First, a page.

Glasgow Parkour Girls


Born in France and immortalised in Hollywood, Parkour has trickled down to Scotland; shedding its macho image on the way.

Over five years ago a group of women, Glasgow Parkour Girls, adapted the free-running art to their city and physic.

This was no mean feat, as the training discipline meant navigating the streets via running, climbing, swinging, vaulting, jumping, rolling, and quadrupedal movement.

As well as physical obstacles, the women had to overcome the image of Parkour as a male sport.

Coach Kel Glaister said: “Parkour has its roots in France, where in the early eighties a group of young men in Lisses (near Paris) began training to their functional strength, and developing movement through environment.”

She continued: “Parkour’s unofficial motto is ‘être fort pour être utile’; be strong to be useful. Training is focused on the functionality of movement, the longevity of the traceuse, and on helping others.”

This community spirit is central to Glasgow Parkour Girls (GPG) group.

Glaister said: “We recognise that to an outsider Parkour can seem inaccessible, scary, and macho. Our group aims to change that perception, and make space for those who identify as female; especially those feeling marginalised in other sports.”

Welcoming women of all ages and builds, Glaister explained that GPG caters to different abilities.

She said: “The the current group consists of women in their early twenties to thirties, but Parkour is for all ages. We’ve had Glasgow Parkour Girls in their fifties and sixties.”

She added: “Everything we train can be scaled to all levels of confidence and ability. There should be something challenging for everyone, and something that everyone is good at.”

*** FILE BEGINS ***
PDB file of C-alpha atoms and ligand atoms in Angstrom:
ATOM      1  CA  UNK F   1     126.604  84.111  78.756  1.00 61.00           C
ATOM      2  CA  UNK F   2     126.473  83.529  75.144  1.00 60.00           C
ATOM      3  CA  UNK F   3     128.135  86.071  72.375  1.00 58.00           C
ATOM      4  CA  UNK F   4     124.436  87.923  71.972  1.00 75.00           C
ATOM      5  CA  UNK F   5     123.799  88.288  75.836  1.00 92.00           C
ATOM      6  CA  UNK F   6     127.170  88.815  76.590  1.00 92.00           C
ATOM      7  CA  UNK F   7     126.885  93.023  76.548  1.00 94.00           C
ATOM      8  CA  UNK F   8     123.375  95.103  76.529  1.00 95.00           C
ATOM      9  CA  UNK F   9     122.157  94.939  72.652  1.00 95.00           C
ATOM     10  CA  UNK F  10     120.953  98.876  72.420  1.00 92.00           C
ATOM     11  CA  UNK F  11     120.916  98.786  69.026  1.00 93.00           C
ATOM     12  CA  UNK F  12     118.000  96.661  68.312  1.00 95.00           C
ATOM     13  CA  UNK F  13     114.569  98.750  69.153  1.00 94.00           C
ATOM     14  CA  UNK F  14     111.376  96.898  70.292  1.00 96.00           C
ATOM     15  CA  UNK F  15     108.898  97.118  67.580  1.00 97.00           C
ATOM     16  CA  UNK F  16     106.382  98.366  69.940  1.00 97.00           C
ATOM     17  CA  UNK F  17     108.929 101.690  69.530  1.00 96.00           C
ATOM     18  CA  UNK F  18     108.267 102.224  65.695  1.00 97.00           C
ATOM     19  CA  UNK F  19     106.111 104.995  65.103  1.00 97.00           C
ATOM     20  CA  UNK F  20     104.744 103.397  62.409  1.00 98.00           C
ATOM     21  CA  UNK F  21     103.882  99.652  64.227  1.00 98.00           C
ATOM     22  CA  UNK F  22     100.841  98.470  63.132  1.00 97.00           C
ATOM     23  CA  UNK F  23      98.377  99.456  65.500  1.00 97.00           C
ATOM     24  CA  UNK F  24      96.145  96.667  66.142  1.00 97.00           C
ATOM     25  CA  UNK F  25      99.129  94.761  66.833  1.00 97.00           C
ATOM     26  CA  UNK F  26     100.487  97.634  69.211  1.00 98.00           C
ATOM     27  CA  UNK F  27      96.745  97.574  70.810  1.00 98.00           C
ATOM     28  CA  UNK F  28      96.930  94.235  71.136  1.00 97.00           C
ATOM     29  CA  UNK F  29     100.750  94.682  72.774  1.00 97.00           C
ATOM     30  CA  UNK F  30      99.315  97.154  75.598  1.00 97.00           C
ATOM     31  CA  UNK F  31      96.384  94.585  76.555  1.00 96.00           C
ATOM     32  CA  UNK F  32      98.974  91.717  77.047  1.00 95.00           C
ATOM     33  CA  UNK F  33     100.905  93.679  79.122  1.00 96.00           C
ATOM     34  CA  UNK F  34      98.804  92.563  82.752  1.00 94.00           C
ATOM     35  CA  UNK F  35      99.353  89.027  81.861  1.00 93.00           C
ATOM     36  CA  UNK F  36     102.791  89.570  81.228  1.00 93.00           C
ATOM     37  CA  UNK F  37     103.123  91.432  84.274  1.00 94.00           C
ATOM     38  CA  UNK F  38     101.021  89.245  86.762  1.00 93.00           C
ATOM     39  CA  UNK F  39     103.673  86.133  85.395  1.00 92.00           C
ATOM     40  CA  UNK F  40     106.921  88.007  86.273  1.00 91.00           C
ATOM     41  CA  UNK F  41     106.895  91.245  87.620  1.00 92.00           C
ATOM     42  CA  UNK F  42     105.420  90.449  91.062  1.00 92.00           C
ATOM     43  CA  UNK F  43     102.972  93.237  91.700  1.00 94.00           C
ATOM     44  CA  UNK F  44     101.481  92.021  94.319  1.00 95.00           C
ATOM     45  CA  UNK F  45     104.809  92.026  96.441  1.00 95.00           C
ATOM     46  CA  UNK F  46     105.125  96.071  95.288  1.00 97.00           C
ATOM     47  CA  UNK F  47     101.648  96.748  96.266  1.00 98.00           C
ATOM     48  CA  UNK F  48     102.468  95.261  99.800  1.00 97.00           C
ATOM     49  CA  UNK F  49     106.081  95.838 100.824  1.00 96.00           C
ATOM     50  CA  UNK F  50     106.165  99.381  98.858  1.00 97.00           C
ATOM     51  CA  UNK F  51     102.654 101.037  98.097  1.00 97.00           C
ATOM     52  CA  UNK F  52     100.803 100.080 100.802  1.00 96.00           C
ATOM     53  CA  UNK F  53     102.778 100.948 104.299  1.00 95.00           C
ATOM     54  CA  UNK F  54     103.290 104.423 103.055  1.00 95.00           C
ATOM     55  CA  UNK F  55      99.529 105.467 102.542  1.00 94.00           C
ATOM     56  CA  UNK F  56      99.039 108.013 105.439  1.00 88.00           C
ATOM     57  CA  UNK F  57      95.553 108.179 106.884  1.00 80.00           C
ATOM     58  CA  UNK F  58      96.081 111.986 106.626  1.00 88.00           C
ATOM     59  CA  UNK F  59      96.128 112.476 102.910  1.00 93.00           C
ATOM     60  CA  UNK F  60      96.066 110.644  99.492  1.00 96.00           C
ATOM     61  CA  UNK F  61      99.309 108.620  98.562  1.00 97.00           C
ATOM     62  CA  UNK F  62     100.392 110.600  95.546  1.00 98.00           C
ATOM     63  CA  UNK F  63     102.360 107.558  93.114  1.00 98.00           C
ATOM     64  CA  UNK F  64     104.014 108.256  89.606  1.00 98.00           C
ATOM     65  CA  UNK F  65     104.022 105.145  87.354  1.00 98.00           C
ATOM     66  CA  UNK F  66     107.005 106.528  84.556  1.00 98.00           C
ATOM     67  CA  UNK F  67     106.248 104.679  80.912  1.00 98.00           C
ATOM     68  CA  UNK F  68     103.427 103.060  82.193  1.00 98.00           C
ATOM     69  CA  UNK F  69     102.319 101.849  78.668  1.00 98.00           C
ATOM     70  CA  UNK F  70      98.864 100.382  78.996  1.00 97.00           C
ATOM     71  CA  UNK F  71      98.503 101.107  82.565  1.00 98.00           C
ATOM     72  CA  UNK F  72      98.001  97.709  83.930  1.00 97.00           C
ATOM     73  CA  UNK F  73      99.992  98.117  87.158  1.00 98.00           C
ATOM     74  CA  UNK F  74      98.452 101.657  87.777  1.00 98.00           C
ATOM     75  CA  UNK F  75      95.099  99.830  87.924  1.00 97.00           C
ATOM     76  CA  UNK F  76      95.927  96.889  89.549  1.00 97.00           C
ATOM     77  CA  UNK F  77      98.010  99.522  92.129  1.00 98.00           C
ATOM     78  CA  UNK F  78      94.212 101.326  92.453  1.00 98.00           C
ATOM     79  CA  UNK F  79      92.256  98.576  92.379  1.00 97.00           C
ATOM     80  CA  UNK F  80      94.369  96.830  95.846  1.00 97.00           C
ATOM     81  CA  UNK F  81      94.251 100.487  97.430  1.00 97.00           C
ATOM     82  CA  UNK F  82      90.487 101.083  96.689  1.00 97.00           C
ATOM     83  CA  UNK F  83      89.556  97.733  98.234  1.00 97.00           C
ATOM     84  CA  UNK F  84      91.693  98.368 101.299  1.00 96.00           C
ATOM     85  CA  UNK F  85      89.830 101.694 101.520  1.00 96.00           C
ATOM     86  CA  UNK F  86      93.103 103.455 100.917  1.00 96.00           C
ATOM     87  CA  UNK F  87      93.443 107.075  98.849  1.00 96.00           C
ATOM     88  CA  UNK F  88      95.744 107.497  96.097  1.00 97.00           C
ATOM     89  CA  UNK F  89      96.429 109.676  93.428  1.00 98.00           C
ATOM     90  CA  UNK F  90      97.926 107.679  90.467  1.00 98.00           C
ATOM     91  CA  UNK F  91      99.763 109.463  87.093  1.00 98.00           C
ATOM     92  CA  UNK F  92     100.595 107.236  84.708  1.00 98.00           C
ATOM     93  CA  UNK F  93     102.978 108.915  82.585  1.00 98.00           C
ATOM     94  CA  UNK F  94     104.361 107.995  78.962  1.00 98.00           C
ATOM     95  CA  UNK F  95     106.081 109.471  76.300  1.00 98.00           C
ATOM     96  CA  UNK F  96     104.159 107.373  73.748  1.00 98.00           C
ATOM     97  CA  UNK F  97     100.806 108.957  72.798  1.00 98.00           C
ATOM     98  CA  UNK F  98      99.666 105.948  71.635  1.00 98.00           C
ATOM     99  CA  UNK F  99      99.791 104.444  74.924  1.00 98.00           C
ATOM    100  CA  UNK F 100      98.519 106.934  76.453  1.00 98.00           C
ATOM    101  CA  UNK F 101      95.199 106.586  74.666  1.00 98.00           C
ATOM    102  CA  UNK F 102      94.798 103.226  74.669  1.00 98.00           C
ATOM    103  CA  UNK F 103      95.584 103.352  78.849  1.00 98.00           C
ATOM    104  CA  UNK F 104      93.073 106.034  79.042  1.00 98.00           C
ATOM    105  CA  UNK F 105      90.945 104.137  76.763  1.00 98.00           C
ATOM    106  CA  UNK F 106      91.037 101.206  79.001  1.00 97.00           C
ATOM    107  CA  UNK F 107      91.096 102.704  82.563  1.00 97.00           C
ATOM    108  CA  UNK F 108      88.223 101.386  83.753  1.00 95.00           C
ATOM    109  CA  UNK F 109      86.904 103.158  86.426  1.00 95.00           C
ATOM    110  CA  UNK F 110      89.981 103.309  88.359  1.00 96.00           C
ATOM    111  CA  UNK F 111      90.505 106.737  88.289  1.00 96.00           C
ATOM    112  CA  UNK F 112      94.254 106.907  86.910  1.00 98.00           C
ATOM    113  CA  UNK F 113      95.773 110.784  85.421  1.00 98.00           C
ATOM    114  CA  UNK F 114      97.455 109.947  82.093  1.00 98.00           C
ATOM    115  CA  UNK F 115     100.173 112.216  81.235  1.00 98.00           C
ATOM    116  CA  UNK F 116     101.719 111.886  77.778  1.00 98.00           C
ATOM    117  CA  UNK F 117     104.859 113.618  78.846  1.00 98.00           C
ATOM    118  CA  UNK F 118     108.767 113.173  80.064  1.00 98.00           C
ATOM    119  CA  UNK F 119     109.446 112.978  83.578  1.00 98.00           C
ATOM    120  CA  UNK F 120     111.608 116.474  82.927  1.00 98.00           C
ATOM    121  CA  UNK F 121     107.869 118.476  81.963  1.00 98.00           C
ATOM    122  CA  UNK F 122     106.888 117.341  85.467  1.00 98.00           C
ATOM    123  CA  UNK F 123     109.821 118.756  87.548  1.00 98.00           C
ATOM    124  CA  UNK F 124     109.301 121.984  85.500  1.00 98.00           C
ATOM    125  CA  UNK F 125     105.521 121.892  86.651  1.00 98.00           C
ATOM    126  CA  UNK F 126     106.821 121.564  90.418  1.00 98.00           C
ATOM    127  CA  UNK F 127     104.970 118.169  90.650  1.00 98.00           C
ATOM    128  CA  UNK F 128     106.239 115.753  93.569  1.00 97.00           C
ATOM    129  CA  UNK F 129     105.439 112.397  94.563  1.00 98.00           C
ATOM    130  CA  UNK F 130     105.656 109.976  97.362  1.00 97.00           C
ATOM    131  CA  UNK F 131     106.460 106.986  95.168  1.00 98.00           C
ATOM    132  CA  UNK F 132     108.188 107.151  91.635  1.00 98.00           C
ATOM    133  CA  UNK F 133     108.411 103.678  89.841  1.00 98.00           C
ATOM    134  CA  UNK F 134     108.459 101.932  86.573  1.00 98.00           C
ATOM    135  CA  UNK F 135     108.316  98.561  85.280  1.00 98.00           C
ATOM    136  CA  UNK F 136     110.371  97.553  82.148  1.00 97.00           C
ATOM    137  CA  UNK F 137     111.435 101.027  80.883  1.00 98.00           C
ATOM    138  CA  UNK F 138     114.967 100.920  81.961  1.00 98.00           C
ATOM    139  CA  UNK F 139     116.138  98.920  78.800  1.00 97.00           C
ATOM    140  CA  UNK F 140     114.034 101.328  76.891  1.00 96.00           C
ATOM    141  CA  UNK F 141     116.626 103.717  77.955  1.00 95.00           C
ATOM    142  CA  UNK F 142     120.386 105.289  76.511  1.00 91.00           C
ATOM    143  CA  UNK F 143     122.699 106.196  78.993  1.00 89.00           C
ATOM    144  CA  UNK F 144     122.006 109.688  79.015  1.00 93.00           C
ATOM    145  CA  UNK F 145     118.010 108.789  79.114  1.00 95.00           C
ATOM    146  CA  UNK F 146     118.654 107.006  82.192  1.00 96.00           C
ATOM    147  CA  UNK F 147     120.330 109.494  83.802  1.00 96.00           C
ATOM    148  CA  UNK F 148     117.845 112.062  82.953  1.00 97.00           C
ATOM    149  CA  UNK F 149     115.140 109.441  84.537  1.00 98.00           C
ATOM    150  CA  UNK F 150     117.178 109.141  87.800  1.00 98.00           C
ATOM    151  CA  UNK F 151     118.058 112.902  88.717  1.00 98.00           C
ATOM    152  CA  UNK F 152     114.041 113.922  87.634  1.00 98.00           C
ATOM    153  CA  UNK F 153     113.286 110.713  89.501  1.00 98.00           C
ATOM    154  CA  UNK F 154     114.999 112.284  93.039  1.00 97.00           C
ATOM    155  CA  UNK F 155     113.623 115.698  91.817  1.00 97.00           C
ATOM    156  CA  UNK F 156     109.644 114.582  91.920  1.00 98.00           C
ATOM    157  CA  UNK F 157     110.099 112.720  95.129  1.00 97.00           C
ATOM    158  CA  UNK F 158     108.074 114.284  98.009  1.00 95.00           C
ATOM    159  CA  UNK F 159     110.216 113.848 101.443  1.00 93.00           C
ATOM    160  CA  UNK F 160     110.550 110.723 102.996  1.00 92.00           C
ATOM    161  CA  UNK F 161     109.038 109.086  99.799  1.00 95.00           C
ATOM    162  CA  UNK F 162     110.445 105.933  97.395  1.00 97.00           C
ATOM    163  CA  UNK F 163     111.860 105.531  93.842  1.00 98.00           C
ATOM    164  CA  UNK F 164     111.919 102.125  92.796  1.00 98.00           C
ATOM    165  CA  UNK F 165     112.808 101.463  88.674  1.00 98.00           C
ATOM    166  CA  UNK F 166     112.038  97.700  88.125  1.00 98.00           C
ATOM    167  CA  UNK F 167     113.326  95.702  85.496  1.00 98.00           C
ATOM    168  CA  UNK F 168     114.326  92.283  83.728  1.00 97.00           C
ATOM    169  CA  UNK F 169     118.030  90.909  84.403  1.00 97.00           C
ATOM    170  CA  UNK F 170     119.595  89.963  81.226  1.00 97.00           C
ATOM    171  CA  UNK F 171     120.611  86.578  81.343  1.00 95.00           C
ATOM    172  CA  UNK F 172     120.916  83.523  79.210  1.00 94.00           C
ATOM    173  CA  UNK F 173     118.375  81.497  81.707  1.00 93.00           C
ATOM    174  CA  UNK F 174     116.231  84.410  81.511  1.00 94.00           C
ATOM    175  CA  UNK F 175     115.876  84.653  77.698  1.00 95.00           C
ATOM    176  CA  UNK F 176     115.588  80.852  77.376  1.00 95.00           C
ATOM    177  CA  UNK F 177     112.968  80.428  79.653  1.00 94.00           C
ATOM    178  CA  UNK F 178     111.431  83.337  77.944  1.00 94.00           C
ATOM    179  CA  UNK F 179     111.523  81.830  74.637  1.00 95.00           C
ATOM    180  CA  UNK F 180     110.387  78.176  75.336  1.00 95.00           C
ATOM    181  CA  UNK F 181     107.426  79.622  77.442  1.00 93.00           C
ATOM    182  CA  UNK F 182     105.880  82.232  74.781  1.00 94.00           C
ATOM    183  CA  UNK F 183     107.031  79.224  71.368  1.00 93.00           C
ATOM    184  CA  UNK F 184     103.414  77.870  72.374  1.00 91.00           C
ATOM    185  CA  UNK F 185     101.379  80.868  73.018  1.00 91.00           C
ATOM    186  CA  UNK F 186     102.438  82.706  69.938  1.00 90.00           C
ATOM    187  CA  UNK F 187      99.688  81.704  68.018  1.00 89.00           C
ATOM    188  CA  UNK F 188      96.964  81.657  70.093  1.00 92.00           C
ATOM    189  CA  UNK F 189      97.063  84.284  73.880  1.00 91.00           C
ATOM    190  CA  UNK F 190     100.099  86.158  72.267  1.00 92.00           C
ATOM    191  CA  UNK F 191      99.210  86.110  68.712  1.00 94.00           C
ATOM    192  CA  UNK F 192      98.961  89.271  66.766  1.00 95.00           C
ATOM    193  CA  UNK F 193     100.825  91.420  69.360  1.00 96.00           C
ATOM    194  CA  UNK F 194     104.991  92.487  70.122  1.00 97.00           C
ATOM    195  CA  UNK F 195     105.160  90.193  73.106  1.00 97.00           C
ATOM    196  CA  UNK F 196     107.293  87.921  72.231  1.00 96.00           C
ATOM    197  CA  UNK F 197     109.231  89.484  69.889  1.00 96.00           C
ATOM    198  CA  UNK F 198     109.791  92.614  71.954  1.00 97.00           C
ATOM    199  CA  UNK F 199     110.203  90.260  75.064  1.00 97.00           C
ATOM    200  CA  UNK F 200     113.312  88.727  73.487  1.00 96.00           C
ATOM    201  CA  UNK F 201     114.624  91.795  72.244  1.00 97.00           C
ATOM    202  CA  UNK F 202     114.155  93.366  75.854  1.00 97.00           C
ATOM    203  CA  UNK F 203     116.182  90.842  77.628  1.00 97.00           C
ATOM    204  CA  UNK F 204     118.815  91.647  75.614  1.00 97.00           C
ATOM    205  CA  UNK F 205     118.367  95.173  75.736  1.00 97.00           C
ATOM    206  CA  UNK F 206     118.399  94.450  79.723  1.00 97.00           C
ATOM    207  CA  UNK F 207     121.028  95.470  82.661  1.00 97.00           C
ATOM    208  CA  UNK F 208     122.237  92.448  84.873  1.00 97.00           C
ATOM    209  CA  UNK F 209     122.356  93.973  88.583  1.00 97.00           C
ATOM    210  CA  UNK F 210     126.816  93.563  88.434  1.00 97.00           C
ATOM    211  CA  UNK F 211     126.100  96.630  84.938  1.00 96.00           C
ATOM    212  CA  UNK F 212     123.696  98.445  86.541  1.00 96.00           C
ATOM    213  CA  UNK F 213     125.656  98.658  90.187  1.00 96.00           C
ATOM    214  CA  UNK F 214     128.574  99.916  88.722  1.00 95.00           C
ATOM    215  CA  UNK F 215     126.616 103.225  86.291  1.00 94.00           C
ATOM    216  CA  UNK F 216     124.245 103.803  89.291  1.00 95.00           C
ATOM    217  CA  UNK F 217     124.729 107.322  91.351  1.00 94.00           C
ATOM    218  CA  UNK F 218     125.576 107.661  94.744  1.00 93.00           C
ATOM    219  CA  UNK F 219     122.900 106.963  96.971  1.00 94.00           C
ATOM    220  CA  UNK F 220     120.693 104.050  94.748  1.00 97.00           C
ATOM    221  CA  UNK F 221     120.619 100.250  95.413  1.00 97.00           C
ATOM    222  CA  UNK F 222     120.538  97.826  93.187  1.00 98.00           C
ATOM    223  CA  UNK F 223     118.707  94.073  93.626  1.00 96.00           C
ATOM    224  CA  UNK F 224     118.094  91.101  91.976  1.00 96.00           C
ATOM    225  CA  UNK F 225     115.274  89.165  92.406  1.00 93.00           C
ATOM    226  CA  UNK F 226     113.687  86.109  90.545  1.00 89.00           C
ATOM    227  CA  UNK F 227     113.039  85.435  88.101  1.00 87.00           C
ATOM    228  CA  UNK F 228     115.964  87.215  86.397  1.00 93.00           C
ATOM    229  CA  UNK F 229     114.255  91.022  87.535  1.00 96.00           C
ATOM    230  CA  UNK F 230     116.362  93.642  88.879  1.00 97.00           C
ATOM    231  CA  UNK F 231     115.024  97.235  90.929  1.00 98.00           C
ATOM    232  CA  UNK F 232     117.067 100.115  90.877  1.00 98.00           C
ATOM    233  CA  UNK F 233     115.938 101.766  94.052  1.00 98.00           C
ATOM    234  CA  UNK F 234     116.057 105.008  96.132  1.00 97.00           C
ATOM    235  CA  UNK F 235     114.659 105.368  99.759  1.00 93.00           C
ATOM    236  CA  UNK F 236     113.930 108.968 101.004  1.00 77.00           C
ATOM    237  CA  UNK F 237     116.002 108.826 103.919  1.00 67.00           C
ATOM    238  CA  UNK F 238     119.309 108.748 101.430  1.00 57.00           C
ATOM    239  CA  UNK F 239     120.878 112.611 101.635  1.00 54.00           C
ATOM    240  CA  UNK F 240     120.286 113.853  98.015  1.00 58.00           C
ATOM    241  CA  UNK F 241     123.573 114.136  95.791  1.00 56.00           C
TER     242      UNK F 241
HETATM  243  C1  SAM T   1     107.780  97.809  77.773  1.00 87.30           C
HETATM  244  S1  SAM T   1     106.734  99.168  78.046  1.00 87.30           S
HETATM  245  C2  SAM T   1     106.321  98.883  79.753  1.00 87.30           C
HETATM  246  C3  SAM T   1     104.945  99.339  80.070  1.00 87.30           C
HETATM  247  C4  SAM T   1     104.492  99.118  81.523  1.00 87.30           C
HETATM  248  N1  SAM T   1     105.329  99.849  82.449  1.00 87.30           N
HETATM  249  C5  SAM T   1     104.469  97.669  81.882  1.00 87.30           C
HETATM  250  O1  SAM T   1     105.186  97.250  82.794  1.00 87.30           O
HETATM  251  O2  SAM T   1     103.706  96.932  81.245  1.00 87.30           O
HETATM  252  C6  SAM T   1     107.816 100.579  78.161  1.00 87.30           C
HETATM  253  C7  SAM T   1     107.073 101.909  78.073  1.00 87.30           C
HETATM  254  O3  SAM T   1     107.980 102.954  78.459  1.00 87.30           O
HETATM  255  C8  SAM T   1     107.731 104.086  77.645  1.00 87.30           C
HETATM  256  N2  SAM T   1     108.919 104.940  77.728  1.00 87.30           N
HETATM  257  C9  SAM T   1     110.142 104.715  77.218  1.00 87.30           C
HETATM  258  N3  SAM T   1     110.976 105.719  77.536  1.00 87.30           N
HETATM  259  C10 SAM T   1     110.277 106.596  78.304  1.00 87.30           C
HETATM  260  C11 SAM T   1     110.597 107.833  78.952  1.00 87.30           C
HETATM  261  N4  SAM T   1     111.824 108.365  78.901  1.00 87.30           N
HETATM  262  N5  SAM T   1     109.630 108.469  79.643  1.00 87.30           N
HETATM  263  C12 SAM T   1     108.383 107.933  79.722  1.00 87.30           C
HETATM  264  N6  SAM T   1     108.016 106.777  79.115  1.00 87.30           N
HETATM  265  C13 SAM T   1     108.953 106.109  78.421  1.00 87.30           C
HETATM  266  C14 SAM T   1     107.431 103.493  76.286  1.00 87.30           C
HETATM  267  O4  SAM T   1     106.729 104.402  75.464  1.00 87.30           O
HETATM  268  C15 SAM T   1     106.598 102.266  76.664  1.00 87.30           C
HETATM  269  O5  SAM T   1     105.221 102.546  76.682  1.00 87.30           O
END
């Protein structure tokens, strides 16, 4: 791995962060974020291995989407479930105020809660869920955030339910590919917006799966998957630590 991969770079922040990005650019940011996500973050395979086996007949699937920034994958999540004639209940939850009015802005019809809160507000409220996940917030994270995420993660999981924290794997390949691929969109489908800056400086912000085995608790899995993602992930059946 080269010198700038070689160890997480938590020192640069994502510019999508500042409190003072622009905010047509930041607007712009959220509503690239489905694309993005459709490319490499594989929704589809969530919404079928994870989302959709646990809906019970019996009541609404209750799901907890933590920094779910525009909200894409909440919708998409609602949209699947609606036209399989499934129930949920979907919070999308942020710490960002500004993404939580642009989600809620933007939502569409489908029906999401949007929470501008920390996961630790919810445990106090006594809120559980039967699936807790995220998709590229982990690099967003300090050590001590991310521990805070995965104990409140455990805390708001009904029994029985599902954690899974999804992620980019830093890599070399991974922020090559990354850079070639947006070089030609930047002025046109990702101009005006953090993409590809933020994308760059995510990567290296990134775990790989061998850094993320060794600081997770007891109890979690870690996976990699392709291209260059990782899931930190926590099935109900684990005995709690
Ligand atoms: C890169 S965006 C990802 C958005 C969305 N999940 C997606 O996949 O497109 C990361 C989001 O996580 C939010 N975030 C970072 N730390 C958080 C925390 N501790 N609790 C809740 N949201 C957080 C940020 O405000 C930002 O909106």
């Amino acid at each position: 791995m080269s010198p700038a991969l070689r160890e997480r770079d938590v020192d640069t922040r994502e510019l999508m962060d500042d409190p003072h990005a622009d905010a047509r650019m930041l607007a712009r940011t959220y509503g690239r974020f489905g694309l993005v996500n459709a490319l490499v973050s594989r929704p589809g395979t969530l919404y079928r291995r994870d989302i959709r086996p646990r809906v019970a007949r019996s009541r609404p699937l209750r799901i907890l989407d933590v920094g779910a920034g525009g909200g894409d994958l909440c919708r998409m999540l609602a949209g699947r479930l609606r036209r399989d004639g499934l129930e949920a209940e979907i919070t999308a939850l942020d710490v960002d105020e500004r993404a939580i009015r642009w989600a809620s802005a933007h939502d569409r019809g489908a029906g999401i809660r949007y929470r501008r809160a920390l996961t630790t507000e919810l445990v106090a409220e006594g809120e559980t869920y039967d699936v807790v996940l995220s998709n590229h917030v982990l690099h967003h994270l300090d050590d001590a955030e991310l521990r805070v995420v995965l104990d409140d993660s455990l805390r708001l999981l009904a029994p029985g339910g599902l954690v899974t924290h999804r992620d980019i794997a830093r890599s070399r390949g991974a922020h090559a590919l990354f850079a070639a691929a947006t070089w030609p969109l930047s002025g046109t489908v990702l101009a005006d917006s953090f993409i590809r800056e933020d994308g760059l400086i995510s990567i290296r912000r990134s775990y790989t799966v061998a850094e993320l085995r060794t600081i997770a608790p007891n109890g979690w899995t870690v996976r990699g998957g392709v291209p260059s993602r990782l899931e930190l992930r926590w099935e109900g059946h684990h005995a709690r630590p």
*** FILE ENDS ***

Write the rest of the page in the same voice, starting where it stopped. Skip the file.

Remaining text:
Glaister explained that strength and confidence building is part of training.

She said: “Parkour training is focussed on longevity; for instance practicing landing technique so you absorb the impact with you muscles rather than your joints.

“It also means learning to judge risk and to trust your own judgement. We rarely train at height, and no one will ever pressure their peer into a jump, drop or climb at a GPG session.”

This supportive environment is, Glaister said, one attraction of the group.

She explained: “GPG is non-competitive, and that’s a draw for a lot of people. There’s no way to win or lose at Parkour, it’s all about individual progress. This means everyone understands the struggle. Getting the first climb-up or speed vault is an amazing moment, and everyone will cheer – no matter how slow or low it is.”

GPG classes start with a twenty minute warm up, before drills and techniques are learned. This is followed by a twenty minute strengthing and conditioning session, and rounded off with stretches.

Glaister said: “GPG has a private facebook group, and that’s where we chat about training. We are based around Glasgow, so we have most classes near one of its underground stations.”

Glaister explained that GPG members are equals, however, the group benefits from the knowledge of professional coaches.

She said: “I lead Glasgow Parkour Coaching women’s classes, which happen every Tuesday evening.

“We ran a fundraising campaign to get me qualified, and we’ll be fundraising again to support more female coaches.”

Also keen to attract new GPG members, Glaister said: “Anyone interested in the class should come along – all our training is focussed on safety and longevity- and it really is accessible.”

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